Bills from local reps move ahead in General Assembly
A proposal to expand firefighter training to high school students brought forward by Senator Michele Brooks has passed the state Senate.
“By encouraging school districts and career technical schools to partner with institutions of higher education, we can help recruit and retain firefighters at a time when first responders are desperately needed,” Brooks said in a bill memo.
“This legislation would award three grants of $150,000 each, which would be distributed to three community colleges or PASSHE schools in the Commonwealth, one in the eastern, central, and western parts of the state,” she explained. “The grants will be used to establish fire training programs for students in high school during the school year, with the hope they will remain firefighters for years to come.”
The bill passed the Senate 47-0 and was working through the process to final passage, not yet attained, last week in the House. However, it cleared committee in the House unanimously.
A proposal brought forward by State Representative Kathy Rapp to ensure “patients have access to available and emerging diagnostics and treatment options for Lyme disease and related tick-borne diseases” passed 136-66 in the House on Monday.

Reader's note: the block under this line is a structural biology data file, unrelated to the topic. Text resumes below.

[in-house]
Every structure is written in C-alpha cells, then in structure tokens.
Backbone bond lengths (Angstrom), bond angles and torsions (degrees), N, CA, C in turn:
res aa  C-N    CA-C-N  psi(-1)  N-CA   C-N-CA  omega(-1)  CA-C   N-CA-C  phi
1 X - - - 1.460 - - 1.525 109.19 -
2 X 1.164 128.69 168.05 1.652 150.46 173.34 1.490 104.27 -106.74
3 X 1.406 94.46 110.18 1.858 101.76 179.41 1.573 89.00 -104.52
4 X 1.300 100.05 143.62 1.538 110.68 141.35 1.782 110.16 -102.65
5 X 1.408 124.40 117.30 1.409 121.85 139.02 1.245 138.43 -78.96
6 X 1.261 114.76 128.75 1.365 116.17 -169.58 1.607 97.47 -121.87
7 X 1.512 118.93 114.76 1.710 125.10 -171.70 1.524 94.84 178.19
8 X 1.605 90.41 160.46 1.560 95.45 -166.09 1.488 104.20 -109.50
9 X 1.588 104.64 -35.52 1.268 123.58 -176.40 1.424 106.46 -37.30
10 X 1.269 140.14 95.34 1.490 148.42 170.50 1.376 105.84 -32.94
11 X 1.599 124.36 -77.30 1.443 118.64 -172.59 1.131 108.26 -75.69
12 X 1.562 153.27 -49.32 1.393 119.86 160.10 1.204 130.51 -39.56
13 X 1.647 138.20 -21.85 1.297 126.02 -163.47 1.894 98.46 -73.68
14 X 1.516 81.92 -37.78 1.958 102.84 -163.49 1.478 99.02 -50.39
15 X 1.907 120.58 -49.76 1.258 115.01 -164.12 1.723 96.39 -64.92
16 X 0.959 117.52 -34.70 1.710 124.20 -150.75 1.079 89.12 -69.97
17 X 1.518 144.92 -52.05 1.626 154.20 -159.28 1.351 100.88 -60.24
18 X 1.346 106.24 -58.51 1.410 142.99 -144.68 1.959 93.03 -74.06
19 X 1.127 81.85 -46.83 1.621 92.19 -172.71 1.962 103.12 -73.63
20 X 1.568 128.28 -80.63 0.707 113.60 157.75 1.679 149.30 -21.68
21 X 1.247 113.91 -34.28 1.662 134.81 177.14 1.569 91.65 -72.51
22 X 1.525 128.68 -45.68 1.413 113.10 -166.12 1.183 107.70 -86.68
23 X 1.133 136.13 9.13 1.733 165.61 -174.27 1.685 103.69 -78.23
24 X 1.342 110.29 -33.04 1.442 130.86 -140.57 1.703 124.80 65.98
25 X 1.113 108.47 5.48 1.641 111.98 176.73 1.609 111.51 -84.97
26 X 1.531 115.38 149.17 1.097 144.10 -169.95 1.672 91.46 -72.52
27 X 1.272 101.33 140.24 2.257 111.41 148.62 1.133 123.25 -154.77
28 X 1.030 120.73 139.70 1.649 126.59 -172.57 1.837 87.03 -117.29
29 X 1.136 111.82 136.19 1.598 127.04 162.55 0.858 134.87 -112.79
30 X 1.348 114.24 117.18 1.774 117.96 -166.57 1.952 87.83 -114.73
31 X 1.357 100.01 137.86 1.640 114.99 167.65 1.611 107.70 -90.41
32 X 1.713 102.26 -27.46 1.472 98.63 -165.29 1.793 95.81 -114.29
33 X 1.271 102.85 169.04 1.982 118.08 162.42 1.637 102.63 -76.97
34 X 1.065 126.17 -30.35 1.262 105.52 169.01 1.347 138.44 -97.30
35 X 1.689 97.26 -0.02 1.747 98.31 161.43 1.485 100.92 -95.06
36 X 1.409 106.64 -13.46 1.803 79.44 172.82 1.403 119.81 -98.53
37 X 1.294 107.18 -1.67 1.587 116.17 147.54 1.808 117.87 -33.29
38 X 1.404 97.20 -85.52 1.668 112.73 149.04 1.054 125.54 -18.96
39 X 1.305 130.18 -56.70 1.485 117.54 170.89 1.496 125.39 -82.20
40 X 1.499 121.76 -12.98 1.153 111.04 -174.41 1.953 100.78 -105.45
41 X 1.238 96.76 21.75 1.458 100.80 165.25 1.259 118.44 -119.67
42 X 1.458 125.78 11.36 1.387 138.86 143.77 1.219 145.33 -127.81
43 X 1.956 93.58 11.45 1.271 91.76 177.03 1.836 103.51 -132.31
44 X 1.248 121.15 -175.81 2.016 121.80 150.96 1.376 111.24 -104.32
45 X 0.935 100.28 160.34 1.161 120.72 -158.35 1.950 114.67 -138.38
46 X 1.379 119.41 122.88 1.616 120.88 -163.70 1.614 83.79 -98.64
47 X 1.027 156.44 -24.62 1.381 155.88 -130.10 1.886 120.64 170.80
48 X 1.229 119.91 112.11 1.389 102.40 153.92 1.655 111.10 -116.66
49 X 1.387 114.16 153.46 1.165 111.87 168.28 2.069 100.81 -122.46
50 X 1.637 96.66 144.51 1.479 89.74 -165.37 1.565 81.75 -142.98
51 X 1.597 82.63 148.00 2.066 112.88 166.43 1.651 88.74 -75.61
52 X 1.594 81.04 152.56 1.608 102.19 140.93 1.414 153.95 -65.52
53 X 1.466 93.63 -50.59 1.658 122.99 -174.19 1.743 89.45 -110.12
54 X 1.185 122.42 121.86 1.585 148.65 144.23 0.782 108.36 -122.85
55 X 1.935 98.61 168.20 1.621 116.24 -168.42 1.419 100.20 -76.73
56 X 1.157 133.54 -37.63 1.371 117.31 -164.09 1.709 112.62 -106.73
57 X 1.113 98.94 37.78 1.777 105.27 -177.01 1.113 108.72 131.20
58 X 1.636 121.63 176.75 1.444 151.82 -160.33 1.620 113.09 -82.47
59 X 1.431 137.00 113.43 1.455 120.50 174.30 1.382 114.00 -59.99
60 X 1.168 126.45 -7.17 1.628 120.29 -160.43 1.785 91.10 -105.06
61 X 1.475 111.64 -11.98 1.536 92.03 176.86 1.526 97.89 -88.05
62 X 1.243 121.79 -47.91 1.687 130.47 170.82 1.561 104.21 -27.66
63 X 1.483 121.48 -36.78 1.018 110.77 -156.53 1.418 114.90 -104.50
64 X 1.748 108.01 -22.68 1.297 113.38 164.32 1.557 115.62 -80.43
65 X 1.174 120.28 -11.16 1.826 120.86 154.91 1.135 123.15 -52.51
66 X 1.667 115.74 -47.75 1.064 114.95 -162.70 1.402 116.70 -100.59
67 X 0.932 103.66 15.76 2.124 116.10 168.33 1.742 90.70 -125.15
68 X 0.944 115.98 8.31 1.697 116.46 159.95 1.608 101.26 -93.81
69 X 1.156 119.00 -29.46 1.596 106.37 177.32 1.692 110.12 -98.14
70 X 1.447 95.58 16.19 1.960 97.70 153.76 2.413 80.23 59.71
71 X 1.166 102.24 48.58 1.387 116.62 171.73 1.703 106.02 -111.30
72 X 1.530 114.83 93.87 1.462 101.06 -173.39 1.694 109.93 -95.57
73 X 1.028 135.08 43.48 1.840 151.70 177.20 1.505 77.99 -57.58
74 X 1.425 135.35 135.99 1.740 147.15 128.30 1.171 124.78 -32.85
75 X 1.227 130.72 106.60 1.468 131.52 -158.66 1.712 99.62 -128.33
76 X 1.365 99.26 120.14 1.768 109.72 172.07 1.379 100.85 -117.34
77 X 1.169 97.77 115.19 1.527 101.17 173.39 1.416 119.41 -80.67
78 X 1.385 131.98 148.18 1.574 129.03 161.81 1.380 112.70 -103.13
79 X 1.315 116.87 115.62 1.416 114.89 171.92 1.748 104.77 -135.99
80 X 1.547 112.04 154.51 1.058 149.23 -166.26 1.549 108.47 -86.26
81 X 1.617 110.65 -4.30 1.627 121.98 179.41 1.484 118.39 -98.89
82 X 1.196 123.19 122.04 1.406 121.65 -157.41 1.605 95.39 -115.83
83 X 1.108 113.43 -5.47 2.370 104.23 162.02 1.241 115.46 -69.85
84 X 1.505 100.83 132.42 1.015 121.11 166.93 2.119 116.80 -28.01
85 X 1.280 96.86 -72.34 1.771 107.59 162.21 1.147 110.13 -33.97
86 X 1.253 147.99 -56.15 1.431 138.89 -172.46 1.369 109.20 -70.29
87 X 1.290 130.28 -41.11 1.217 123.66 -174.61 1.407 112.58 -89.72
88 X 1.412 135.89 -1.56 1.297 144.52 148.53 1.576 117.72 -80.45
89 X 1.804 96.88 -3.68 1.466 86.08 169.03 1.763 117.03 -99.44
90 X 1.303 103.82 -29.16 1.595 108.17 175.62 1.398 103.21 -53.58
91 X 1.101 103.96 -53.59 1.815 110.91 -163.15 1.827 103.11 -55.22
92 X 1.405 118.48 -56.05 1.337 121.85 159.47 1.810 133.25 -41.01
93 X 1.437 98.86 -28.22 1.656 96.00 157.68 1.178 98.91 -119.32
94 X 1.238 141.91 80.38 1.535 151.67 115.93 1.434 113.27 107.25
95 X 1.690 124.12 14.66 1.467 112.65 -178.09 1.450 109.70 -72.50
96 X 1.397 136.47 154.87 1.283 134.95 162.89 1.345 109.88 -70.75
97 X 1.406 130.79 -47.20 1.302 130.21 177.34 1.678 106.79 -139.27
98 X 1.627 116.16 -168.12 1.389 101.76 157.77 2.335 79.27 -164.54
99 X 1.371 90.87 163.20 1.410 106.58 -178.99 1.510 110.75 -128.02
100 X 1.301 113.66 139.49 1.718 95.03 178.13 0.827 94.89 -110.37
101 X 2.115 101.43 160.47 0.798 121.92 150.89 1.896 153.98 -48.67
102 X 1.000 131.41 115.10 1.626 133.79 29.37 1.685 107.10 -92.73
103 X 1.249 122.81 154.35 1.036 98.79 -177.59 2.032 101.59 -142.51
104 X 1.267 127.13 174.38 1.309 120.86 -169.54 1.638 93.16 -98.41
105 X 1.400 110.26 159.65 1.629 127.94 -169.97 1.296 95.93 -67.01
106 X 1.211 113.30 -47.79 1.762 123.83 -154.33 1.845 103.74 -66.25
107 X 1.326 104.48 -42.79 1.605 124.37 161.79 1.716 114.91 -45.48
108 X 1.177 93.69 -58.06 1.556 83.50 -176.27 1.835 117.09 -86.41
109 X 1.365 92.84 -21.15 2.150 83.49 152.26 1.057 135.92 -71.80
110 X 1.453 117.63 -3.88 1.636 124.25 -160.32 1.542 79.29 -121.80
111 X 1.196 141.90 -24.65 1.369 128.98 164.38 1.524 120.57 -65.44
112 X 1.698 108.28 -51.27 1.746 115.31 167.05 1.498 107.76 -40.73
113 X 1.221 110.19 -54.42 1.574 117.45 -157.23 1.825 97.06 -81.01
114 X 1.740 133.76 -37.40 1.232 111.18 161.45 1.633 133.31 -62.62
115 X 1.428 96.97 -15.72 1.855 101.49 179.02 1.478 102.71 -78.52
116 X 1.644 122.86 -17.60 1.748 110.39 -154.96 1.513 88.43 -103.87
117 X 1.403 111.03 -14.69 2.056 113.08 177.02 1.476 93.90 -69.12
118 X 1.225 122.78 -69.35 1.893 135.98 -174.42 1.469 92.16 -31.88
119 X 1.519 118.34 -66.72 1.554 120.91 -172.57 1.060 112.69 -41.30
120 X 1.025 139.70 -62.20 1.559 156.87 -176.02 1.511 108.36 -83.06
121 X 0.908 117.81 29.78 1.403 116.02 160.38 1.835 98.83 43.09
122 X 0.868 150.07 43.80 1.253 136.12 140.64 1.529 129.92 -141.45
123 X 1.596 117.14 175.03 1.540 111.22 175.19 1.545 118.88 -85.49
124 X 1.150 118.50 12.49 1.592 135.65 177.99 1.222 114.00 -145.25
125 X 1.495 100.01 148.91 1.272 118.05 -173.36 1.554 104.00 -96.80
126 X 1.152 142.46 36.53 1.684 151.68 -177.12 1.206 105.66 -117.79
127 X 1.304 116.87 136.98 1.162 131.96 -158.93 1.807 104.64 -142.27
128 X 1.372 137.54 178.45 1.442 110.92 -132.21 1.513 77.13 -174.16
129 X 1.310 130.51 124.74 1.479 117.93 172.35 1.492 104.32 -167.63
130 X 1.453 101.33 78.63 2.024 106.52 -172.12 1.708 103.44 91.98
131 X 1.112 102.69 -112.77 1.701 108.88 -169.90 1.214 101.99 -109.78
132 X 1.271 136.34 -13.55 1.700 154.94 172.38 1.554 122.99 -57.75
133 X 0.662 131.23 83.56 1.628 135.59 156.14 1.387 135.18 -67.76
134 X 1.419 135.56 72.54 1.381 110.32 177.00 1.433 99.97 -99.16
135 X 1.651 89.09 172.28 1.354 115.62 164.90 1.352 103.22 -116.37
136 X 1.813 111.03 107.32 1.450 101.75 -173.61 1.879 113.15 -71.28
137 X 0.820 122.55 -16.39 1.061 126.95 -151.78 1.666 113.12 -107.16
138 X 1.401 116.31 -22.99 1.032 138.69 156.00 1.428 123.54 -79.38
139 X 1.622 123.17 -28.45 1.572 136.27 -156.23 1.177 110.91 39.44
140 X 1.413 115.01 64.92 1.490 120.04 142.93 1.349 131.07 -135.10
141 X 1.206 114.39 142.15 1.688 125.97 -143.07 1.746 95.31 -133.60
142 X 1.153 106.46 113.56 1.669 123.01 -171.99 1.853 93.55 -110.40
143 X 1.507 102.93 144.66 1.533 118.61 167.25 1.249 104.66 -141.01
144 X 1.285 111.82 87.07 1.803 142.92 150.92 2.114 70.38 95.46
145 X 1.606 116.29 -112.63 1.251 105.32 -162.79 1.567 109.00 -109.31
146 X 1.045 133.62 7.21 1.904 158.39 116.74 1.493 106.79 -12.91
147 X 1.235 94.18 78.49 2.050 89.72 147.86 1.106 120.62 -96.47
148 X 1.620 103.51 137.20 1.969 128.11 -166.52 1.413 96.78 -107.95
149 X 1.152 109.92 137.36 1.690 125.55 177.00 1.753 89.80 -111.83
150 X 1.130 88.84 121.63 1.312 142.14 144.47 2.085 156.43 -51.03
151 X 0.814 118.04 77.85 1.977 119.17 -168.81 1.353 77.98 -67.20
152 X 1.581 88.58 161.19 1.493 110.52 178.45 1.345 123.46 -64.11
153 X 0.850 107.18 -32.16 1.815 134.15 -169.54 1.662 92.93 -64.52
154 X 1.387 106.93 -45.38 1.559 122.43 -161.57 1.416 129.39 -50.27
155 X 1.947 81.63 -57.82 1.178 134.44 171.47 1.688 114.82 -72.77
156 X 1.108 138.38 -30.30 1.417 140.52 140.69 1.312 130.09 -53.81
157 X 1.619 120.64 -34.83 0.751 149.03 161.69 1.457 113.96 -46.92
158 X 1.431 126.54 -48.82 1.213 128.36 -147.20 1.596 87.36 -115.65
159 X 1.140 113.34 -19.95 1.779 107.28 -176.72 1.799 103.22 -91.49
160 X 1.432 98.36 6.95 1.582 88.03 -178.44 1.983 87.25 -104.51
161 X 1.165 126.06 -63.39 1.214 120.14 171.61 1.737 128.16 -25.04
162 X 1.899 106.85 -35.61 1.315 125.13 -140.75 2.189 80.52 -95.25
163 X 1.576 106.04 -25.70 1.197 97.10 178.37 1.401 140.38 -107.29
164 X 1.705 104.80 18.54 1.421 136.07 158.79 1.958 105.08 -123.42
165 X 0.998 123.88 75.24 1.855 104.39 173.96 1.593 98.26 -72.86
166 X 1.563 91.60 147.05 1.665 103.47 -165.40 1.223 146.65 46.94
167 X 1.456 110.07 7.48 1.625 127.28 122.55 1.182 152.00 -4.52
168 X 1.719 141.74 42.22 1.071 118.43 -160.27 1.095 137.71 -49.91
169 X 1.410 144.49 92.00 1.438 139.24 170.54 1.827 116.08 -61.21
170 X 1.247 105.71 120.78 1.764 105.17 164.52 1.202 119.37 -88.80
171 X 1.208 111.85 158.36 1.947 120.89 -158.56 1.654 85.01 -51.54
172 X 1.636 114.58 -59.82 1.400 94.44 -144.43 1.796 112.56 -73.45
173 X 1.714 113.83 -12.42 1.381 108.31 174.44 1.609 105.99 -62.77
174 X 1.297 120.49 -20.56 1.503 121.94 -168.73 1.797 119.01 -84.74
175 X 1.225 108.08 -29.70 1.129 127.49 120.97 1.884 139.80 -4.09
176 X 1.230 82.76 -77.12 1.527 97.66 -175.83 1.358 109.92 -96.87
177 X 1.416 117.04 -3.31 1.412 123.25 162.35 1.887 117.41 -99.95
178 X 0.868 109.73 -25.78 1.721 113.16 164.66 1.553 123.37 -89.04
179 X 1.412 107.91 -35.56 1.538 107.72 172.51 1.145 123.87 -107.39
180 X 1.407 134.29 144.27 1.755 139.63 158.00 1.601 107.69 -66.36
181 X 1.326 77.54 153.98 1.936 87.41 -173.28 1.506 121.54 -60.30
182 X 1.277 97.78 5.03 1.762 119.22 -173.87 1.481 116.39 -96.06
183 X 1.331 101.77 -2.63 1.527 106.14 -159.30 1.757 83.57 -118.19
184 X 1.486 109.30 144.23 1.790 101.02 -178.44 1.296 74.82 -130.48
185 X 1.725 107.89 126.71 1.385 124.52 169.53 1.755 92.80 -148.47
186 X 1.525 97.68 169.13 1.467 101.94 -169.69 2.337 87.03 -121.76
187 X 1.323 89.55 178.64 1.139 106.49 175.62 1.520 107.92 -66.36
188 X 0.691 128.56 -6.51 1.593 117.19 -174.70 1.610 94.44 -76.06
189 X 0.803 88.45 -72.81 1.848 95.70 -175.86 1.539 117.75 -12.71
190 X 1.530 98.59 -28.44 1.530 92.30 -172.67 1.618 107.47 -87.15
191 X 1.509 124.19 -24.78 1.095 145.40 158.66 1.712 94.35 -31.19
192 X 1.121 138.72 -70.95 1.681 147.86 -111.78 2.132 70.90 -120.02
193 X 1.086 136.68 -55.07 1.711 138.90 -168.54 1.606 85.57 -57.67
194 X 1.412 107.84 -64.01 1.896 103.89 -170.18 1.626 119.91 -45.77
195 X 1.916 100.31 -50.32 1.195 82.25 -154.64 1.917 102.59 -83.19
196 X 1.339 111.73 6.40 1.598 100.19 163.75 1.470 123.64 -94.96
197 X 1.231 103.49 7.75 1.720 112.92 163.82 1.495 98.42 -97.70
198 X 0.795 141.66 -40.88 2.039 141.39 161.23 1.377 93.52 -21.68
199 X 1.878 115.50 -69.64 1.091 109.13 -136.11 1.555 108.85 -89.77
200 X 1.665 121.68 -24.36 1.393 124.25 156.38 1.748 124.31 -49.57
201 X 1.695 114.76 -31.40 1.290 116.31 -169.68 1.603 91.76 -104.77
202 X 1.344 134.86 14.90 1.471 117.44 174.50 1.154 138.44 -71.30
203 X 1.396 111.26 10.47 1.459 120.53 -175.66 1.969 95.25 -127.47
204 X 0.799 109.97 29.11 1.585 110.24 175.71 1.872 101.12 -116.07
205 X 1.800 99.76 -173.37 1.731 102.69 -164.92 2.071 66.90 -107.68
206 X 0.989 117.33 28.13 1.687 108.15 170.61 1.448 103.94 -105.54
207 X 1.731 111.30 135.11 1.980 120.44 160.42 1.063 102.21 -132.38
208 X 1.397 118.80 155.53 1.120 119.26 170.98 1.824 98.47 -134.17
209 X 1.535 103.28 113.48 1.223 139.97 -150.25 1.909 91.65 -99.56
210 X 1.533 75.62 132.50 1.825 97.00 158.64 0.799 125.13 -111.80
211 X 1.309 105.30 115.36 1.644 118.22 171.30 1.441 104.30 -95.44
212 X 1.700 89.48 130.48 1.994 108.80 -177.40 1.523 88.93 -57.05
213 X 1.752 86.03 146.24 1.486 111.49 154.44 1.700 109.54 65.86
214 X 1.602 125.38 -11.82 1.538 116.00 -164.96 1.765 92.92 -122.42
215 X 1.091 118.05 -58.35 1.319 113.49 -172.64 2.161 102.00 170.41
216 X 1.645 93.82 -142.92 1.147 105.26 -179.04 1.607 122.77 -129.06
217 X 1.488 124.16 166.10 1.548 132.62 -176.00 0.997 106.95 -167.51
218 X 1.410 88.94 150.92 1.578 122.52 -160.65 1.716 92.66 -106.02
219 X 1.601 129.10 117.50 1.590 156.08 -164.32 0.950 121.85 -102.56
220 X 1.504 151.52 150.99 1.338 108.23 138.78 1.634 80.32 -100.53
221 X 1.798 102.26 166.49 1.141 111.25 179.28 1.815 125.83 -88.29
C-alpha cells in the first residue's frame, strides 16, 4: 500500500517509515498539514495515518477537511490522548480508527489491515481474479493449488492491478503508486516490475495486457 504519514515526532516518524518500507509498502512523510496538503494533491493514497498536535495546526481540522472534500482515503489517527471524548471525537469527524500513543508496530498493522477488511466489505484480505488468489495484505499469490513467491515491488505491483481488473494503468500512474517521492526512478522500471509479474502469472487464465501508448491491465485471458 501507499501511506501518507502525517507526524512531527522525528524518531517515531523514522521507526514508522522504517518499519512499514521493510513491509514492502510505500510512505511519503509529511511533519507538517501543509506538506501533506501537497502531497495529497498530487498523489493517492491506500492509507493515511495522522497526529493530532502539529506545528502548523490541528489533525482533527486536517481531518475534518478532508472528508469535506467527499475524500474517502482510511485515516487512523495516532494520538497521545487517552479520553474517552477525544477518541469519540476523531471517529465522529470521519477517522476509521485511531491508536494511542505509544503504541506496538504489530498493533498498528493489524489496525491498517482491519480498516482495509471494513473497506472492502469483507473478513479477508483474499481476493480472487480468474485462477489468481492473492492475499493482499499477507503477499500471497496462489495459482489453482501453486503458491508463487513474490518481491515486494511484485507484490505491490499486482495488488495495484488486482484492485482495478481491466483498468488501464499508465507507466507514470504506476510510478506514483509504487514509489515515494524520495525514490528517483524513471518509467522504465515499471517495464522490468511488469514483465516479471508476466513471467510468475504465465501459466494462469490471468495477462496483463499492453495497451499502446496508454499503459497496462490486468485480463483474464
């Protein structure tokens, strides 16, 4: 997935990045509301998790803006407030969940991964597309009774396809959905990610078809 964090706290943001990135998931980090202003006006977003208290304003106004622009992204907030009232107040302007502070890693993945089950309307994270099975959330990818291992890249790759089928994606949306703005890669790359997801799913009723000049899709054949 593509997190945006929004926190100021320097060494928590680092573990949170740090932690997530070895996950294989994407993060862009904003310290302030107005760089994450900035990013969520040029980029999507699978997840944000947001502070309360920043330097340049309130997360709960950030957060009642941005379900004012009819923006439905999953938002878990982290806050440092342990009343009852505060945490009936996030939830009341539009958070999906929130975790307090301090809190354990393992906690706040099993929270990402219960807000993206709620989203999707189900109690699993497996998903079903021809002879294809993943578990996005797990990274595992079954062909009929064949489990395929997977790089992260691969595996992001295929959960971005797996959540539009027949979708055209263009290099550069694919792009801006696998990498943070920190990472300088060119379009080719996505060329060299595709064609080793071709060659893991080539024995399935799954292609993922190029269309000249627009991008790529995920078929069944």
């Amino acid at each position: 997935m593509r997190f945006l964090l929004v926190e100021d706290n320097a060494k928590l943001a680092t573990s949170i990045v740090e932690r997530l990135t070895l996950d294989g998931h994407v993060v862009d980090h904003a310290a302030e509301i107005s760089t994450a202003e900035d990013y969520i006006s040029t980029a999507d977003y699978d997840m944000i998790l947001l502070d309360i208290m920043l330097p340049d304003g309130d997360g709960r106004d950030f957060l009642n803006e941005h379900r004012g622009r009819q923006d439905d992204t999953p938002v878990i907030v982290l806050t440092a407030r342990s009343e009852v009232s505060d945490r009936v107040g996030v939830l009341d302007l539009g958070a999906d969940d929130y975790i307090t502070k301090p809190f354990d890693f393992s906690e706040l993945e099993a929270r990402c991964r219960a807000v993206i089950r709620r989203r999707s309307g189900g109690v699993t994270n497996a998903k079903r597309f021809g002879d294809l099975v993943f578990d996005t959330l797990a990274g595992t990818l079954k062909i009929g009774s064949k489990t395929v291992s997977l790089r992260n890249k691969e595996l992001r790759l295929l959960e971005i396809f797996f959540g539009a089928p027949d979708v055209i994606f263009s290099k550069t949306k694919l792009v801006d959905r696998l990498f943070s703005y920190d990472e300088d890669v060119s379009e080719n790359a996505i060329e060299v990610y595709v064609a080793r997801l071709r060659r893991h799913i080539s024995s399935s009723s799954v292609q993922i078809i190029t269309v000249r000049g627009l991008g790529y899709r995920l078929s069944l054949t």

“In the last eight years, Pennsylvania has ranked highest in the country in the number of confirmed cases of Lyme disease. Since 2016, Pennsylvania has reported more than 10,000 cases of Lyme disease annually, which translates to 122,000 new cases and about 40 percent of the nation’s cases in Pennsylvania alone,” Rapp wrote in a bill memo. “My legislation will require health insurers to cover treatment plans for Lyme disease or related tick-borne illnesses as prescribed by a patient’s health care practitioner, regardless if the treatment plan includes short-term or long-term antibiotic treatment. This legislation passed the House last session by a vote of 158-34.”
The measure has been referred to the Banking and Insurance Committee in the Senate.
State Senator Scott Hutchinson has partnered with Senator Doug Mastriano to bring legislation offering Pennsylvanians more ways to register to vote or change their registration.
“In the near future we intend to introduce legislation providing for a process by which Pennsylvania residents applying for a hunting, trapping, or fishing license may simultaneously register to vote or update their current voter registration, similar to the ‘motor voter’ process made available through PennDOT when applying for a driver’s license,” the Senators write in a memo.
They say the measure will “increase voting participation” in the Commonwealth.
That bill has not yet been introduced.